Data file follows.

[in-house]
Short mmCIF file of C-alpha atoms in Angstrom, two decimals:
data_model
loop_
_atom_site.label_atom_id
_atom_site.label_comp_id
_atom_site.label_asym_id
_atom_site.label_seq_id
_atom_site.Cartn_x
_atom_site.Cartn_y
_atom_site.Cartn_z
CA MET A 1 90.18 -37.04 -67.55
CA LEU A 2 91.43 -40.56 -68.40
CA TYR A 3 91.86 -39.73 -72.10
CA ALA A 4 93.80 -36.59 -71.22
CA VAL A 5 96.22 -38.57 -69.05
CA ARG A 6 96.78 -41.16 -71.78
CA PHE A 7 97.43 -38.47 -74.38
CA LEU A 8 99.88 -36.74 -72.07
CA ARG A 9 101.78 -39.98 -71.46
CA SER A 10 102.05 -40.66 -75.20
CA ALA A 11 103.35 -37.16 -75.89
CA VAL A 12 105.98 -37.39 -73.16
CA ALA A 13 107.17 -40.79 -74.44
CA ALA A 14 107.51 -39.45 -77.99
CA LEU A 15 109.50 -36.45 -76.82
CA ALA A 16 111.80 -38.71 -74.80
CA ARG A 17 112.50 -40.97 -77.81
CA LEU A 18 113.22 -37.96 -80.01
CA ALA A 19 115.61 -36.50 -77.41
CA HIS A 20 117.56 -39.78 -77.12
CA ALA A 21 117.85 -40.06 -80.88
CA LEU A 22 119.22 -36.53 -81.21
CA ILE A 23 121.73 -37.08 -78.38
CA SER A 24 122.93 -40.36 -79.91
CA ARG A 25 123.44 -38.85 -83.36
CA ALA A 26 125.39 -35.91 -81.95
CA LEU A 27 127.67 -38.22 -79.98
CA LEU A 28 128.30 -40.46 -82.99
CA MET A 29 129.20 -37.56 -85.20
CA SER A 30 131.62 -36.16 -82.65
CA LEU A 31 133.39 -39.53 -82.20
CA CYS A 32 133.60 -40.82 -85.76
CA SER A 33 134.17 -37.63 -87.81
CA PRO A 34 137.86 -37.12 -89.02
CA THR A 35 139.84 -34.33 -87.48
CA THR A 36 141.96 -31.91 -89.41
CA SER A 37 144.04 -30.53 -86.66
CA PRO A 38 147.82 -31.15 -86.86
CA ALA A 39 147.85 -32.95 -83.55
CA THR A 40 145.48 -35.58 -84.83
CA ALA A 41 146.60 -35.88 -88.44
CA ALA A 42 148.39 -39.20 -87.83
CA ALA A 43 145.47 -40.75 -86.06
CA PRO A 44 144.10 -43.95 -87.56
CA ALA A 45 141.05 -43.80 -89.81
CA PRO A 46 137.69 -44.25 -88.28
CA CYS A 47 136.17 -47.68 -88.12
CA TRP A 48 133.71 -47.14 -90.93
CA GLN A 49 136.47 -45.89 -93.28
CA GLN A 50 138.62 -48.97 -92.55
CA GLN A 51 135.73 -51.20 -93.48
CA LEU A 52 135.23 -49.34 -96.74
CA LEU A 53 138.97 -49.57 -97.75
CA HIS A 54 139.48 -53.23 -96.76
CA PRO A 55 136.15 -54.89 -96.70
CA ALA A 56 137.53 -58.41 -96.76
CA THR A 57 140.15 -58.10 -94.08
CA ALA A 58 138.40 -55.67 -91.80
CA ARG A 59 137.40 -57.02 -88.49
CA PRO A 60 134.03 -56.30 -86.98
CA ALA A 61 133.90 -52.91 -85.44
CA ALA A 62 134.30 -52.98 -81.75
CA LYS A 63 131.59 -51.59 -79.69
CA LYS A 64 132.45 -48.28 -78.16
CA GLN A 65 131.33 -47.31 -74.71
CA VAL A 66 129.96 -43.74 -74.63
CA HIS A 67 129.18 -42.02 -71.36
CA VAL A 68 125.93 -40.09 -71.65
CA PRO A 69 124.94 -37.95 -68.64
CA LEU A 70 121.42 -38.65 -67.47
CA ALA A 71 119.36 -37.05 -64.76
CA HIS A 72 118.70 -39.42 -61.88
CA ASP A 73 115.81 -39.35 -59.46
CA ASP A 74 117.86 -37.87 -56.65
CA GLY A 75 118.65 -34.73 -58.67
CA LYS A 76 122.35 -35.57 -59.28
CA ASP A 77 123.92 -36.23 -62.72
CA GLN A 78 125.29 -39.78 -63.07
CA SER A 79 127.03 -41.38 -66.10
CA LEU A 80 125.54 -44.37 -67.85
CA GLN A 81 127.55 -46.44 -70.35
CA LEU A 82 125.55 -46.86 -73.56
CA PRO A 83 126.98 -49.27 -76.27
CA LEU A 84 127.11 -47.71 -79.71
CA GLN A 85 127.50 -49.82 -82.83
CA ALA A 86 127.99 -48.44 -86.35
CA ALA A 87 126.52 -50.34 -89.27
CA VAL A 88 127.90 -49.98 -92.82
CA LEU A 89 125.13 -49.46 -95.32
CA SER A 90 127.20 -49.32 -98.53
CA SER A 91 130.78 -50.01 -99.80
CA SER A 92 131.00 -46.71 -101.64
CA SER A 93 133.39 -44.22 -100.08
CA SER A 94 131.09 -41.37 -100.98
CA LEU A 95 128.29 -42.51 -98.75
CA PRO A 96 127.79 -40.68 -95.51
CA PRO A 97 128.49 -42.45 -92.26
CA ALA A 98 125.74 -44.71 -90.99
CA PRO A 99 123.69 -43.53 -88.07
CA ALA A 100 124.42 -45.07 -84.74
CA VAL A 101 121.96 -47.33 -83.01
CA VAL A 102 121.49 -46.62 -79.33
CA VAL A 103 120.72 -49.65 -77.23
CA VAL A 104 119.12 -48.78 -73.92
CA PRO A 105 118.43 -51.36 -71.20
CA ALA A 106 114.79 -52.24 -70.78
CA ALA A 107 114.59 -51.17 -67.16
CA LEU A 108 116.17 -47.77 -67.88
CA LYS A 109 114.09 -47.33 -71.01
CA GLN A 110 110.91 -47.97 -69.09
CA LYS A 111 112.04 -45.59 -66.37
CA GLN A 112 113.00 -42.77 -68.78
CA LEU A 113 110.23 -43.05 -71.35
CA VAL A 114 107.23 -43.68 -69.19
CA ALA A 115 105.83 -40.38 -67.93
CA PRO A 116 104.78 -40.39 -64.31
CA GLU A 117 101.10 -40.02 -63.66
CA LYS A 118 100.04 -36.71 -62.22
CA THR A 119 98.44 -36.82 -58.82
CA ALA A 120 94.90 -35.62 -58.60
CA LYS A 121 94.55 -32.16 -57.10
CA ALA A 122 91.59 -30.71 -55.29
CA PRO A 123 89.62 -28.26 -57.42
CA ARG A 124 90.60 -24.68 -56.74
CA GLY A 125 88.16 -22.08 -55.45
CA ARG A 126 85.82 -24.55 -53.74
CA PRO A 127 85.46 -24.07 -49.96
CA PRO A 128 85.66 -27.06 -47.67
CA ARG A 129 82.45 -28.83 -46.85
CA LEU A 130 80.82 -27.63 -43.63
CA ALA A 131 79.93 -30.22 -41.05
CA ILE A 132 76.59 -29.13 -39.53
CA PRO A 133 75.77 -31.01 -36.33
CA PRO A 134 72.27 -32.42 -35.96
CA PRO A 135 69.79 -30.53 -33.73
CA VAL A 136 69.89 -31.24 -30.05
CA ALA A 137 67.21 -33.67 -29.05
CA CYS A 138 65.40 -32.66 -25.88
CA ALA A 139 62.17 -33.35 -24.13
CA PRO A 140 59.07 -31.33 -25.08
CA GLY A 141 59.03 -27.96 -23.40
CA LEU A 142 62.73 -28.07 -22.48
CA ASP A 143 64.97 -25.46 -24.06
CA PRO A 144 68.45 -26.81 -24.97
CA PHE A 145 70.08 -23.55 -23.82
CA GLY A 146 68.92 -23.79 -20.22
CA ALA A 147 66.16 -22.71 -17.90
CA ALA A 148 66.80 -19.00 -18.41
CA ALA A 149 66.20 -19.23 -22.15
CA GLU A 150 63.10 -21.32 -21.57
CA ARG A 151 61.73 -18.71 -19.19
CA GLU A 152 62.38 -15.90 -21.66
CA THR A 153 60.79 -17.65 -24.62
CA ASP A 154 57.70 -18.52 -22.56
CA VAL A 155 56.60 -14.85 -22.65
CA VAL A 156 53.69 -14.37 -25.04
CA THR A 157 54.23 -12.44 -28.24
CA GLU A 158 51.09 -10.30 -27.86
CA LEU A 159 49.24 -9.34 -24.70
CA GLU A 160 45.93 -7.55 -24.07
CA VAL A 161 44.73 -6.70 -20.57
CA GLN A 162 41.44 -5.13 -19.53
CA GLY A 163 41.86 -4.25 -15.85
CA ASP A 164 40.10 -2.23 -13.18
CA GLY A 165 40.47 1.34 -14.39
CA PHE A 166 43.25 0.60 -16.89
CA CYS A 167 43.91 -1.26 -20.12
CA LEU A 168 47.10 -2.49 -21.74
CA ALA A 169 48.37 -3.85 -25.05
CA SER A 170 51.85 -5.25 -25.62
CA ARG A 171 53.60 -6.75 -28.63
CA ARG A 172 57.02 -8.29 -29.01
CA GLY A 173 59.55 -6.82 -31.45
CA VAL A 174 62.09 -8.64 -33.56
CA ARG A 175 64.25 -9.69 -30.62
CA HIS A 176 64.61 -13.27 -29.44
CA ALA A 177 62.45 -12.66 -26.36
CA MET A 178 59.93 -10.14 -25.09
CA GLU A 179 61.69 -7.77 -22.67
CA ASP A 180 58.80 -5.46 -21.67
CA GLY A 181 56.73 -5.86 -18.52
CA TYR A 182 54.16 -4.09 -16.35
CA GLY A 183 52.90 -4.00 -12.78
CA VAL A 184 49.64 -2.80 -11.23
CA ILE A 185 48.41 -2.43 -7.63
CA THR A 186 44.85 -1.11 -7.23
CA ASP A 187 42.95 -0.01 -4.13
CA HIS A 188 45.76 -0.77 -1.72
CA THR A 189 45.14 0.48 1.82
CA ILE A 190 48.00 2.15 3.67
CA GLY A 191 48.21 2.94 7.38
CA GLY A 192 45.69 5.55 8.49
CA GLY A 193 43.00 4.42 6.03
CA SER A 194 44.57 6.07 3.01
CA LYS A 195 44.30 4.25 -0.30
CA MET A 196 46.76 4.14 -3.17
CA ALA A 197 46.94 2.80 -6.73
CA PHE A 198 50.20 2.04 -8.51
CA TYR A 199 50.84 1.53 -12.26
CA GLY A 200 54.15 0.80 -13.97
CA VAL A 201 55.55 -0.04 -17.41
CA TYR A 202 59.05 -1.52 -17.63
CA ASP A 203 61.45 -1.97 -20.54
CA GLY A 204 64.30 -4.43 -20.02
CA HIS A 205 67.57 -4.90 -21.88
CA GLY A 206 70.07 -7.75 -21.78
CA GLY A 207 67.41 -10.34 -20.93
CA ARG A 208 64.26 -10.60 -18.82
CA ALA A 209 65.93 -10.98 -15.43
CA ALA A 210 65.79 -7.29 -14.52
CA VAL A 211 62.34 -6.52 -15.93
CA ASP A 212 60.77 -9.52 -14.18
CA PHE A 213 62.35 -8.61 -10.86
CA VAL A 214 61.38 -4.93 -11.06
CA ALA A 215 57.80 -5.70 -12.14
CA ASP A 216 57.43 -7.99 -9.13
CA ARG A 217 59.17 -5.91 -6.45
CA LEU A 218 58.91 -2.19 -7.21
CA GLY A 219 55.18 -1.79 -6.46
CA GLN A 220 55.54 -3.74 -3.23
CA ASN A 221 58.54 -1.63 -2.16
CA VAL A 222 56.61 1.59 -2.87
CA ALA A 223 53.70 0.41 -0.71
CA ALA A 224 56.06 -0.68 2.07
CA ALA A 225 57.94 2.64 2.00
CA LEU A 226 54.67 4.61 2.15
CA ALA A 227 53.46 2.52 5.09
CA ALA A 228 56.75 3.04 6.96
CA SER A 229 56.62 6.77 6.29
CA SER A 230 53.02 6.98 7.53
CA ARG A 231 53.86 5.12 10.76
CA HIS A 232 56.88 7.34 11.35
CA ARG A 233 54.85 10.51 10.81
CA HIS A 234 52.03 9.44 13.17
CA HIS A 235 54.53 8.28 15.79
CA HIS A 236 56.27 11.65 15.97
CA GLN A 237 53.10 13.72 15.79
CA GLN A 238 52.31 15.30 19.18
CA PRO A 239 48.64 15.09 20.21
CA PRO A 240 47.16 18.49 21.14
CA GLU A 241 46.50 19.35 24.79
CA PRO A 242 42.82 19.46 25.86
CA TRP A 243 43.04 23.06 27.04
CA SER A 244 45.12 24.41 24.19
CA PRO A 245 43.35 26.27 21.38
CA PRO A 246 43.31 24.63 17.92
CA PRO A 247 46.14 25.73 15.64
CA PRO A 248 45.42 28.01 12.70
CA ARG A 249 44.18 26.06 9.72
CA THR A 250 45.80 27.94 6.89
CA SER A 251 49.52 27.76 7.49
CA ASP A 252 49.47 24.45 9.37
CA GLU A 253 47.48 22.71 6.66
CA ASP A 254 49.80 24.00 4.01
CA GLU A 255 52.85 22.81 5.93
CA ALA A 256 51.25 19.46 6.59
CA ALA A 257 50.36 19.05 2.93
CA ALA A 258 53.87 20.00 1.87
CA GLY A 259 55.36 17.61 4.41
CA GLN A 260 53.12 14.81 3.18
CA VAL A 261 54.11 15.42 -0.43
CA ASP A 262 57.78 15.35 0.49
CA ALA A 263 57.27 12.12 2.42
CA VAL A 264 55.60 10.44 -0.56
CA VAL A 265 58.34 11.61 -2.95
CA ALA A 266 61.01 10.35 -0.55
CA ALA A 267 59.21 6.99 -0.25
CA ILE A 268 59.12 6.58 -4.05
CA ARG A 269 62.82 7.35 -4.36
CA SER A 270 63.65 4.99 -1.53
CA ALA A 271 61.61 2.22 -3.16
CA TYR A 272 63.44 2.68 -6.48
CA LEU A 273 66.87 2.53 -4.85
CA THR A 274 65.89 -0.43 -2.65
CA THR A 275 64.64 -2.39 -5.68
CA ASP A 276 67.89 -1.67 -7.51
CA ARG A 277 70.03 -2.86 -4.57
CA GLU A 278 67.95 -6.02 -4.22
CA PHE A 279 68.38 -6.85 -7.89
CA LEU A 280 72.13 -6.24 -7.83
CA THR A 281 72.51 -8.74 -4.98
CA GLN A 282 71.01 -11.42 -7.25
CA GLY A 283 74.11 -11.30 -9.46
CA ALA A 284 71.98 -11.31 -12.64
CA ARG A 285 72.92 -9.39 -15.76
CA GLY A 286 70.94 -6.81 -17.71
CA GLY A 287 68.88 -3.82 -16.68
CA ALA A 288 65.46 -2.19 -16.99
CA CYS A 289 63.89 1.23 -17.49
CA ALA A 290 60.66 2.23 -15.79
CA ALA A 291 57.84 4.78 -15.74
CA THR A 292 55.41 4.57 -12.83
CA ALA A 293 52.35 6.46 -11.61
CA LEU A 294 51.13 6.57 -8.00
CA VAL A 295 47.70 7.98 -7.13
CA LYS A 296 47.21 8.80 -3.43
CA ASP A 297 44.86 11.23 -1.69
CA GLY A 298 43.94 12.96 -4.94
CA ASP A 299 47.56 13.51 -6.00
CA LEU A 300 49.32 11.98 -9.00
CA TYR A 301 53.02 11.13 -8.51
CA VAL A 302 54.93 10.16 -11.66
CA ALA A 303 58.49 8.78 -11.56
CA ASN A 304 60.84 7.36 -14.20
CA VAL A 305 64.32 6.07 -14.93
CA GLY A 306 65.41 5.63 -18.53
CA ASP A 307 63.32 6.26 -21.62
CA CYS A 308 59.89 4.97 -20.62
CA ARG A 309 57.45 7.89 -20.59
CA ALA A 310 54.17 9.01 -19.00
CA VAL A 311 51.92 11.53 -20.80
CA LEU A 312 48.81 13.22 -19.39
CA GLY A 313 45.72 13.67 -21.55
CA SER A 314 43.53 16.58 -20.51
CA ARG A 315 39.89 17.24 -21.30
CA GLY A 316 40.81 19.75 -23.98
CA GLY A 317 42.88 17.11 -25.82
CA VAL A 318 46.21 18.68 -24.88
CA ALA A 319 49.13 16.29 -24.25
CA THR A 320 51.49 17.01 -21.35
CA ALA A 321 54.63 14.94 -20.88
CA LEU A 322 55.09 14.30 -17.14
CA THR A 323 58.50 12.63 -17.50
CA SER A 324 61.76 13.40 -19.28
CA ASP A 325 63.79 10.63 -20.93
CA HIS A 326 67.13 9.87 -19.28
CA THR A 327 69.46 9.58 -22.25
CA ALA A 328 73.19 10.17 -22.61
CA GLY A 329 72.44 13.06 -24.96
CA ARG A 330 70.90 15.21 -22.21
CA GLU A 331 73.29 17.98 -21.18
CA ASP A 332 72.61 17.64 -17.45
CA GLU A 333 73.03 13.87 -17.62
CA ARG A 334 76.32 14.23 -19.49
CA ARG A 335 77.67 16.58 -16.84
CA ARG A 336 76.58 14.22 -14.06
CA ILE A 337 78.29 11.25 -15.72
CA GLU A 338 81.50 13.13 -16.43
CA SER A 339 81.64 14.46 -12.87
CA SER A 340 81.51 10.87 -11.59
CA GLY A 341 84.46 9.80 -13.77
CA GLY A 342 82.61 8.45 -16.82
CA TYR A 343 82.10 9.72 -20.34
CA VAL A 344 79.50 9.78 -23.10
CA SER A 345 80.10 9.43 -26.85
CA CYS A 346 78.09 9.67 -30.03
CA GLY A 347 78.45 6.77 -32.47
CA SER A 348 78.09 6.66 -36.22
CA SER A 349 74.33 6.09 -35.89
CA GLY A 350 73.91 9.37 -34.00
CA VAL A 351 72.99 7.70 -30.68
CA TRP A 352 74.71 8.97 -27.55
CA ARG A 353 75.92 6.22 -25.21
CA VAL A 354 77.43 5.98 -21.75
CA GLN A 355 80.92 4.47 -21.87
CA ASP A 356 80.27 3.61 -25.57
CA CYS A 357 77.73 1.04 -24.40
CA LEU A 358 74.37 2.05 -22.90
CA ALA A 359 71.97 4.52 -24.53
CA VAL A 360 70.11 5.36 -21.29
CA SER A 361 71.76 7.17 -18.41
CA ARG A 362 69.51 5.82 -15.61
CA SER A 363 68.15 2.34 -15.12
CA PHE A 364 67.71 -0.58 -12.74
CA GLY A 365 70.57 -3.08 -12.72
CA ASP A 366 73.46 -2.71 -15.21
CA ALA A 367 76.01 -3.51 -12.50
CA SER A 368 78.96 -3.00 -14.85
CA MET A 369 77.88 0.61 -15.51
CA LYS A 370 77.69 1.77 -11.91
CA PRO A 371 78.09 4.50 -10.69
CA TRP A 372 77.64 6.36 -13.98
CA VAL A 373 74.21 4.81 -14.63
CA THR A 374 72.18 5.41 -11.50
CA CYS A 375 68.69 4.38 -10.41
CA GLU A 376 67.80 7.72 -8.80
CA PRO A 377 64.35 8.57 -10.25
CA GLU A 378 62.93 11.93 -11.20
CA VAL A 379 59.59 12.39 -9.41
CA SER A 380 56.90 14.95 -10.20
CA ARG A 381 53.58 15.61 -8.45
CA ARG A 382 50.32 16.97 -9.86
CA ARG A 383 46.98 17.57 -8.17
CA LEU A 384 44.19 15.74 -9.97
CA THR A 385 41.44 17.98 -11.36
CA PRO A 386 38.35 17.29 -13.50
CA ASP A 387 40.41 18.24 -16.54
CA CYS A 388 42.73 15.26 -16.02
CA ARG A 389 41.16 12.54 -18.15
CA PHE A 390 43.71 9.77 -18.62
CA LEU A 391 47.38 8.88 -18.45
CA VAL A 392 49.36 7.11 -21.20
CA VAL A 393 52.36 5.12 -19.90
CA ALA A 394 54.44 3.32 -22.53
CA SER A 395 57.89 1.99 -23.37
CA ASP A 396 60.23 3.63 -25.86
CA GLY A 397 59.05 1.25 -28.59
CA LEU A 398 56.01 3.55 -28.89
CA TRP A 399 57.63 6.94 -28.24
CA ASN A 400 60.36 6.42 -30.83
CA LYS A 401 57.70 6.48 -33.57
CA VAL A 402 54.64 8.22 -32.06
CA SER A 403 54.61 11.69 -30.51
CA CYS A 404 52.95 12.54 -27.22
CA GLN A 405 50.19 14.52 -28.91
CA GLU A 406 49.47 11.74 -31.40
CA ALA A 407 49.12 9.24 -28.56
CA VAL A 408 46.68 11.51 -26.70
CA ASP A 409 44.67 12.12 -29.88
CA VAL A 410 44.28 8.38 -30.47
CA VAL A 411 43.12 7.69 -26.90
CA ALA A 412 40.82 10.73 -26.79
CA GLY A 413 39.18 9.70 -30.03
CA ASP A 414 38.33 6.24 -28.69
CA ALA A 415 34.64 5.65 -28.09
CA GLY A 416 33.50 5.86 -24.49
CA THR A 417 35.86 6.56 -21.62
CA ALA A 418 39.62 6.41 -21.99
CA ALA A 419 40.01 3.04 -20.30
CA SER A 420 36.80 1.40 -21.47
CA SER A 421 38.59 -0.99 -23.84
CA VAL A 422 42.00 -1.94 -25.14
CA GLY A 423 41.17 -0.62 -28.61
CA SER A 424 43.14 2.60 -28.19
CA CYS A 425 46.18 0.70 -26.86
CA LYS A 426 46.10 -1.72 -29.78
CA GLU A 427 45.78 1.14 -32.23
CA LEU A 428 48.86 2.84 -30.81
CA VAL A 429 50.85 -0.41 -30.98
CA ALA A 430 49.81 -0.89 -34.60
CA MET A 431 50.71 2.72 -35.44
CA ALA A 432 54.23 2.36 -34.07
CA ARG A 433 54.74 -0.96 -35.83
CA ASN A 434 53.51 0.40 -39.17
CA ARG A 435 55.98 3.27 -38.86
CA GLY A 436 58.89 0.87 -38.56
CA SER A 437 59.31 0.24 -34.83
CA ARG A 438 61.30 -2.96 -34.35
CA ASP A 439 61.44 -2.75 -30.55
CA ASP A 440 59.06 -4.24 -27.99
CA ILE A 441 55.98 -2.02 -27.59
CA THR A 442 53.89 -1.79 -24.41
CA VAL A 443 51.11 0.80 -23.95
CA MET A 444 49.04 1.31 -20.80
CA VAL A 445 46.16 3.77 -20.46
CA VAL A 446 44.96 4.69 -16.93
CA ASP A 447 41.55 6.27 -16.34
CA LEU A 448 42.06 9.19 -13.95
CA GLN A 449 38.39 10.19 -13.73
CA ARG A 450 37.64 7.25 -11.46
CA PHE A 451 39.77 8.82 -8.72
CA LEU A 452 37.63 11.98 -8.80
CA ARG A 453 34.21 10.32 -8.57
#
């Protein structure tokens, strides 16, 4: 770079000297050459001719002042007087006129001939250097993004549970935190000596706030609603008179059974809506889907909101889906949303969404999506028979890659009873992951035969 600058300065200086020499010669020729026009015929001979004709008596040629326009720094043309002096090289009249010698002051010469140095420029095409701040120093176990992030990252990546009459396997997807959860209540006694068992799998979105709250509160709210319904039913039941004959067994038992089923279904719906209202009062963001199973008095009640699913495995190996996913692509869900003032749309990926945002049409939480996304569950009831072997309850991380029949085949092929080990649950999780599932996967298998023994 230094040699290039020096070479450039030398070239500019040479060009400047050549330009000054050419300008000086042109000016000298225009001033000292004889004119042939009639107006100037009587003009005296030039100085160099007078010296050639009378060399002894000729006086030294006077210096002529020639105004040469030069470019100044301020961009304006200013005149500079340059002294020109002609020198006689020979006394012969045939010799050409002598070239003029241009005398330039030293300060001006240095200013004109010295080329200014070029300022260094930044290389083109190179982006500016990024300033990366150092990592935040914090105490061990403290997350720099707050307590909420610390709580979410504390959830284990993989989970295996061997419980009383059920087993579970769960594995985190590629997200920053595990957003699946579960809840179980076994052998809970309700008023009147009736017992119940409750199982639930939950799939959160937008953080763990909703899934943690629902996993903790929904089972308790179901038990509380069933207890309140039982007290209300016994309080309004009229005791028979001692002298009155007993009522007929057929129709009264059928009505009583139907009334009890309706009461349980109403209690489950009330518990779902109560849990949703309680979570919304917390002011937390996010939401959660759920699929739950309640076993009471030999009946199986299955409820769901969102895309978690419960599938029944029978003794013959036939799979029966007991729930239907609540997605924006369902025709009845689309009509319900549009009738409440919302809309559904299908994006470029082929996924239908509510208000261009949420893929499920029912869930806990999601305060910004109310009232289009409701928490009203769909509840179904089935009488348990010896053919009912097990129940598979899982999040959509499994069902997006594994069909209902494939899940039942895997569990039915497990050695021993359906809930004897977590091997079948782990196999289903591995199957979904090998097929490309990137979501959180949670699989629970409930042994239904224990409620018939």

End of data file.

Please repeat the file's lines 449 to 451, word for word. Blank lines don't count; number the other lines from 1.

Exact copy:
CA ARG A 438 61.30 -2.96 -34.35
CA ASP A 439 61.44 -2.75 -30.55
CA ASP A 440 59.06 -4.24 -27.99